This course is designed as a survey of organized crime, drug trafficking, human trafficking, and terrorism posing enduring threats to the U.S. national security. It addresses the multiple ways, in which these criminal activities and organizations intersect, and the U.S. government national and international responses. The goal of this course is to offer an overview and analysis of the nature, trends, and sources of organized crime and terrorism in the U.S., federal and local agencies responsible for preventing and responding to these threats, and the U.S. government counter-trafficking and counter-terrorism strategies and responses. By introducing students to the body of the academic and policy literature, and strategic documents on homeland security and by providing them with an opportunity to engage in analysis and assessment of selected homeland security policies of the United States, this course lays foundation for future independent work and continued exploration of these issues.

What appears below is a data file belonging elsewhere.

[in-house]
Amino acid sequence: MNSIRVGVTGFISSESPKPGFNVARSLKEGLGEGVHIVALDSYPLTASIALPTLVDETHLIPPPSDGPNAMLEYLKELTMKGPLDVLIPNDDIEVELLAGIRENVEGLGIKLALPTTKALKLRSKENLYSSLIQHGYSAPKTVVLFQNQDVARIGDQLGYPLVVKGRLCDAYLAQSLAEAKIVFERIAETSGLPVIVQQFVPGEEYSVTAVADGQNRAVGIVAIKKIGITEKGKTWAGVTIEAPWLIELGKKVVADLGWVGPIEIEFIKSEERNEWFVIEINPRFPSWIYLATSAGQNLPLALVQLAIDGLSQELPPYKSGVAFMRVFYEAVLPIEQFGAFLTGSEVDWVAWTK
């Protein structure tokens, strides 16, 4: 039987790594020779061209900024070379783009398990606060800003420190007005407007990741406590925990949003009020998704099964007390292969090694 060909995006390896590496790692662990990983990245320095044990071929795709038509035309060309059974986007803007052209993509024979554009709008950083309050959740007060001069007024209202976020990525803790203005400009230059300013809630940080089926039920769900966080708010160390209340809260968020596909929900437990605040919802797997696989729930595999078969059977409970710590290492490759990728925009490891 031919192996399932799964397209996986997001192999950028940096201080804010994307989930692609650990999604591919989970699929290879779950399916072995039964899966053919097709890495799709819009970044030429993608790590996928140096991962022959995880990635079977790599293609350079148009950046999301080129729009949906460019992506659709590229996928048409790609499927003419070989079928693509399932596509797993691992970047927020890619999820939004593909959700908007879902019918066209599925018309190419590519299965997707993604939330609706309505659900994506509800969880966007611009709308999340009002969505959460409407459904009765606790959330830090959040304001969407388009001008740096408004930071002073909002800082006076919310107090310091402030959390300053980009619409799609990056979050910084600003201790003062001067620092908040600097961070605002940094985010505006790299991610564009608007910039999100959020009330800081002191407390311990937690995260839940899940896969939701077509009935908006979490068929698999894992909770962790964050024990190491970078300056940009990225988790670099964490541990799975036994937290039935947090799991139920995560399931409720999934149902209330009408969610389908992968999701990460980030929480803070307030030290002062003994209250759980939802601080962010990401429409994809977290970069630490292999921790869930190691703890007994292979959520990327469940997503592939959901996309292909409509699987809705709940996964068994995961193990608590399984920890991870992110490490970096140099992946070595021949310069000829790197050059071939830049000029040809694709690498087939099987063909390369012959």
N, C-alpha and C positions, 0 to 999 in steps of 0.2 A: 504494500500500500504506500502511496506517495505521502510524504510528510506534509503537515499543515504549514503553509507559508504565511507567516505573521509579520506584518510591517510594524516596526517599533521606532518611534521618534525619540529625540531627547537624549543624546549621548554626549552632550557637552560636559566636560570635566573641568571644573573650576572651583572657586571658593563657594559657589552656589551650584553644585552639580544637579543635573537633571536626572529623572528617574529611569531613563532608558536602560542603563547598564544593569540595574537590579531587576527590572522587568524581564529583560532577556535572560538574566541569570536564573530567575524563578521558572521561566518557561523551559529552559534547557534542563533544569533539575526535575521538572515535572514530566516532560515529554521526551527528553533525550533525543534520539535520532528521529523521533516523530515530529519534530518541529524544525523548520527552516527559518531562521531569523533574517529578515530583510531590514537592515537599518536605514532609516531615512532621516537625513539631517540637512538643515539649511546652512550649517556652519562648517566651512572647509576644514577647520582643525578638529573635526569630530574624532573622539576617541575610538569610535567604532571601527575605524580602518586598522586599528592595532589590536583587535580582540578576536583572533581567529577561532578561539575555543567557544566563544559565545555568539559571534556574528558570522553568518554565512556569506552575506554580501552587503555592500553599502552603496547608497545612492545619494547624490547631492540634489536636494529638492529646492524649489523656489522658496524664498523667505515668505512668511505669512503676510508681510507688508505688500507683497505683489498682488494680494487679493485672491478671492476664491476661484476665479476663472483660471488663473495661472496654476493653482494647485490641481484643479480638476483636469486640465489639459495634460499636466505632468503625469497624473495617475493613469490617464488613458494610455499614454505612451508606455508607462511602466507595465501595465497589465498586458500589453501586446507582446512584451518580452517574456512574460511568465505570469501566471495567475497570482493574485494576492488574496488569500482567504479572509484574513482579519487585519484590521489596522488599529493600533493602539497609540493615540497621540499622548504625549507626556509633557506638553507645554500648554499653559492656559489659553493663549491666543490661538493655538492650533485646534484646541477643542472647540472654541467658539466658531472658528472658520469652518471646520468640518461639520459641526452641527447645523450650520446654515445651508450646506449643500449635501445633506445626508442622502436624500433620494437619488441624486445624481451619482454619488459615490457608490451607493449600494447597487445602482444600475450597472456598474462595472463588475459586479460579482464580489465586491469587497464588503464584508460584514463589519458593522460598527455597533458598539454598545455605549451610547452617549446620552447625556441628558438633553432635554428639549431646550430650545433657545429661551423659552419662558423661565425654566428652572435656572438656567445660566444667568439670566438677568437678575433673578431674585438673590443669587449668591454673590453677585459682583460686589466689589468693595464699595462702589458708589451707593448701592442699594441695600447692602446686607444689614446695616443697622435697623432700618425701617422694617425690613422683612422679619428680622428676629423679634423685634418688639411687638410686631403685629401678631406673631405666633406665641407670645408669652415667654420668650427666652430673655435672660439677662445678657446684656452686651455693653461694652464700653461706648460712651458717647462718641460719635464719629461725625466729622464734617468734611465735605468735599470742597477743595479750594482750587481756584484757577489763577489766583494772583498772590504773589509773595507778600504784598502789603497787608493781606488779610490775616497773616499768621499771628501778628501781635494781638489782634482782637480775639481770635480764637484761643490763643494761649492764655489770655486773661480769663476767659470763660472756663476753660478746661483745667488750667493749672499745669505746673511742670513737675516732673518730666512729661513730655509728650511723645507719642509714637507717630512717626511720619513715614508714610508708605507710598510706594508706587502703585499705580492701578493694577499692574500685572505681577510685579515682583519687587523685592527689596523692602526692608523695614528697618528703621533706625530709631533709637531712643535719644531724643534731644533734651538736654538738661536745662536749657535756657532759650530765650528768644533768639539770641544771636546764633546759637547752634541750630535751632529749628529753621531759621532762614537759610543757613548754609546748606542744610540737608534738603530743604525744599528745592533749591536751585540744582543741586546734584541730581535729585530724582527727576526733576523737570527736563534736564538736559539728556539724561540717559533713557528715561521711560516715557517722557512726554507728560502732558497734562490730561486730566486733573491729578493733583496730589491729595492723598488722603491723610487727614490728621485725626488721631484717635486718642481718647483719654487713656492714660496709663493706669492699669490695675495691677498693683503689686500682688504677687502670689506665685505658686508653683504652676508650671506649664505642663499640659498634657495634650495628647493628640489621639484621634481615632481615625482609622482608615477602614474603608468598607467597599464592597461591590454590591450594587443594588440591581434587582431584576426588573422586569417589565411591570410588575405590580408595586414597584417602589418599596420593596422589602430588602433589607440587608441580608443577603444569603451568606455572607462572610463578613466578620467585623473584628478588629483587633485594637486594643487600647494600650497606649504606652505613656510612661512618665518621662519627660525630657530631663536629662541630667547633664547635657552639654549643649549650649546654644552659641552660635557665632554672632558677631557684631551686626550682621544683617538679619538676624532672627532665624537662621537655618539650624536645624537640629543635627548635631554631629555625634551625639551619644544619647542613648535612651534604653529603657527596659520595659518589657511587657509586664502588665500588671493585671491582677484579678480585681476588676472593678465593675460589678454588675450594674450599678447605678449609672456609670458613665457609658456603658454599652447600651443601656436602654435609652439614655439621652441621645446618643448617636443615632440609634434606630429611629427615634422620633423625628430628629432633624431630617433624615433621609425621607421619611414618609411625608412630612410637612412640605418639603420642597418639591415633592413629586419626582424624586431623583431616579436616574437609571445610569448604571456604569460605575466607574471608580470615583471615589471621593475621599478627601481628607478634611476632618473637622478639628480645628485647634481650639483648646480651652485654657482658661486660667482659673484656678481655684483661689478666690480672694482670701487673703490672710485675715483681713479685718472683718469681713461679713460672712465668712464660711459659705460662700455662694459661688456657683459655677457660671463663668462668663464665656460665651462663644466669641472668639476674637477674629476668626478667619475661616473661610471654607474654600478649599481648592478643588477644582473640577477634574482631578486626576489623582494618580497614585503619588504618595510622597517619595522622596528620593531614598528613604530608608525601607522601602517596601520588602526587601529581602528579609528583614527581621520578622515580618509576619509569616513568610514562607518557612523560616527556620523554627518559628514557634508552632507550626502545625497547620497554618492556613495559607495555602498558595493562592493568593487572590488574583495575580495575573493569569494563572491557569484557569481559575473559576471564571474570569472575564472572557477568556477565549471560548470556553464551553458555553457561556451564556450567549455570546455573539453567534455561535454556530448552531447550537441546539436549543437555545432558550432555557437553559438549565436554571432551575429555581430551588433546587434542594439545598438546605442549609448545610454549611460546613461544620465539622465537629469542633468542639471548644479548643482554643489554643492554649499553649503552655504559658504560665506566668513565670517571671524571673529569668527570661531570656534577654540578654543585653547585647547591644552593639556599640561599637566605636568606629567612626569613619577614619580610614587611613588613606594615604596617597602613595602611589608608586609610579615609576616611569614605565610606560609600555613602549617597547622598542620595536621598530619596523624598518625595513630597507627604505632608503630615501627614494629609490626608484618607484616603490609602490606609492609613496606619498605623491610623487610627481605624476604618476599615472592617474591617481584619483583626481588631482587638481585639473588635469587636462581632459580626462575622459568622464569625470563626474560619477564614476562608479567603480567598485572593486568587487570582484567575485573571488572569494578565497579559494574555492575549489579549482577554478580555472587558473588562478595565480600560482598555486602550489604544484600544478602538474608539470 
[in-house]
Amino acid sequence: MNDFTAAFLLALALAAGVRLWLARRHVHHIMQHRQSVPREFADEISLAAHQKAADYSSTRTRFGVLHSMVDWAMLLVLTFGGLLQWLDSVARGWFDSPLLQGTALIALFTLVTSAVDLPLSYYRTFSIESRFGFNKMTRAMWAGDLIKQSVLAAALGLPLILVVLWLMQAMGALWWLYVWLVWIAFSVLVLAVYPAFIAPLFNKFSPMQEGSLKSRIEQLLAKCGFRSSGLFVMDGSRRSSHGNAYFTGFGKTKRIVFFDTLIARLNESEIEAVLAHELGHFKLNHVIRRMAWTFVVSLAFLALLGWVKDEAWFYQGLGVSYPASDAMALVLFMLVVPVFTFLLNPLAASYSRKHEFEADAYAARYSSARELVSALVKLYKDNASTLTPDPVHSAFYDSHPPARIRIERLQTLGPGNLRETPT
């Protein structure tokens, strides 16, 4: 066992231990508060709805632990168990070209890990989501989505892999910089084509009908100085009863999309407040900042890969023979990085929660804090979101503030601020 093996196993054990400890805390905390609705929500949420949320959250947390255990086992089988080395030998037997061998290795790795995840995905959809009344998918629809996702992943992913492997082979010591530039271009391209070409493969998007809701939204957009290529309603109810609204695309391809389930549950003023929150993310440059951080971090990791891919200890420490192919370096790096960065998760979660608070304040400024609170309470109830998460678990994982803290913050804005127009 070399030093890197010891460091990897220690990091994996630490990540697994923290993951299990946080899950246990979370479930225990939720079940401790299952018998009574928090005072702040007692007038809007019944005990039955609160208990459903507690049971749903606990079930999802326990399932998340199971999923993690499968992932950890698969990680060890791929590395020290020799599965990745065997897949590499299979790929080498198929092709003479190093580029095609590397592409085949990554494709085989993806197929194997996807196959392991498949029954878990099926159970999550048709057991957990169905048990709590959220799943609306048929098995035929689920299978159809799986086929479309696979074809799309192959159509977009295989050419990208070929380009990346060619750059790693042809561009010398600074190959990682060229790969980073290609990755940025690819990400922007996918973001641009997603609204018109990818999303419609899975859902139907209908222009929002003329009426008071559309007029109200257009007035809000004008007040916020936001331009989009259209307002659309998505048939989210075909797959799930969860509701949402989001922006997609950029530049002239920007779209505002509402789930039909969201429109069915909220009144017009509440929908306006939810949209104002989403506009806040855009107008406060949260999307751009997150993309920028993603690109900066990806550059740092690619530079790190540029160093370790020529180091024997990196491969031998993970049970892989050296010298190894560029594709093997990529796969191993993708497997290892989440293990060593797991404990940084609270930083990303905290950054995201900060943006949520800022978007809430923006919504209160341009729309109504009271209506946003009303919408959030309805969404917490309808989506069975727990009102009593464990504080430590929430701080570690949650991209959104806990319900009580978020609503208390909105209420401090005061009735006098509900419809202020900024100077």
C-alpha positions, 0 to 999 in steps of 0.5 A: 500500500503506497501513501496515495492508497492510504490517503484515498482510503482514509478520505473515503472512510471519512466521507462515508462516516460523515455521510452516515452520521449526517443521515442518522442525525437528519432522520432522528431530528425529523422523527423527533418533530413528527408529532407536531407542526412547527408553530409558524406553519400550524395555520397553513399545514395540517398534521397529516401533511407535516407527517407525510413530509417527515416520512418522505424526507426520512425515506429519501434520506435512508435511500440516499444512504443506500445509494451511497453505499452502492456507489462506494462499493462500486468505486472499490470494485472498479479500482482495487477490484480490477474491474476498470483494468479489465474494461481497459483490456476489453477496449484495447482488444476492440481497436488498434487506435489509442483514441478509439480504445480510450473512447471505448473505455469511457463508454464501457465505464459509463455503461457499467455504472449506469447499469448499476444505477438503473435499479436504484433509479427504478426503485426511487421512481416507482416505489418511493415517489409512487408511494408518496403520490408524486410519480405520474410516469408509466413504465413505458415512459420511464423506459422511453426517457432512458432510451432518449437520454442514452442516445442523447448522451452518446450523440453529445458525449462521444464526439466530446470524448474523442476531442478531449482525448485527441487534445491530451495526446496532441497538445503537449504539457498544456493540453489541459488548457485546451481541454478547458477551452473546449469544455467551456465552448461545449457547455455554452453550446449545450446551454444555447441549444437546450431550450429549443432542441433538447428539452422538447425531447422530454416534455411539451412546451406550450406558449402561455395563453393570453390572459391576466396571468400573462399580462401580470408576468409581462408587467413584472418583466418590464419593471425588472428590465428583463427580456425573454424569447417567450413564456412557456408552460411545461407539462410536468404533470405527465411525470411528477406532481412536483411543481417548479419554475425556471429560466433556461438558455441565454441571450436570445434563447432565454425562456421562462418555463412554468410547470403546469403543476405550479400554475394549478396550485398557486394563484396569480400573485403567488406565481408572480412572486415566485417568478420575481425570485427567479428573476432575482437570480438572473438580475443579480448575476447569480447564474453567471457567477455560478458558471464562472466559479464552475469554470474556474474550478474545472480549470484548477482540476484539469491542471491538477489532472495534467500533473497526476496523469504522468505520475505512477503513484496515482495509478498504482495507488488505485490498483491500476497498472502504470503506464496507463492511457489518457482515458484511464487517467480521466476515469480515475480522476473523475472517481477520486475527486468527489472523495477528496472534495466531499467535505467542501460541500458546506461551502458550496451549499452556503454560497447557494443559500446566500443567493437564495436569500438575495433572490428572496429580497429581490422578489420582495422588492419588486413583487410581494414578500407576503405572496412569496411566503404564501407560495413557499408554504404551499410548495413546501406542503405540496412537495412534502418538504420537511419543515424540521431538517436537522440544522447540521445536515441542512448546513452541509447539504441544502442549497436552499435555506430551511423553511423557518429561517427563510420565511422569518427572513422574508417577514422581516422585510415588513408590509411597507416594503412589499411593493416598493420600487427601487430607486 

The course explores the convergence of transnational terrorist and organized criminal threats to the United States and Unified Action responses to contain or defeat them. While links between terrorism and organized crime are now widely acknowledged, the nature of the nexus and ways in which it challenges international peace and security are poorly understood. This U.S. Office of Naval Research MINERVA sponsored pilot elective addresses the knowledge gap. First, it explores the nature of terrorism-criminal nexus – conceptually, substantively in terms of specific criminal activities, and across geographic regions. Second, the elective examines the conditions under which terrorist-trafficking alliances are forged and changed, and how the nexus influences the dynamics and strategies of terrorist organizations. Finally, the elective assesses the capacity of the United States government to prevent, monitor, disrupt, or dismantle the crime-terror nexus. Upon completion, students will be able to contribute policy-relevant assessments of the crime-terror convergence and recommend changes to the DoD approaches to terrorism and conflict.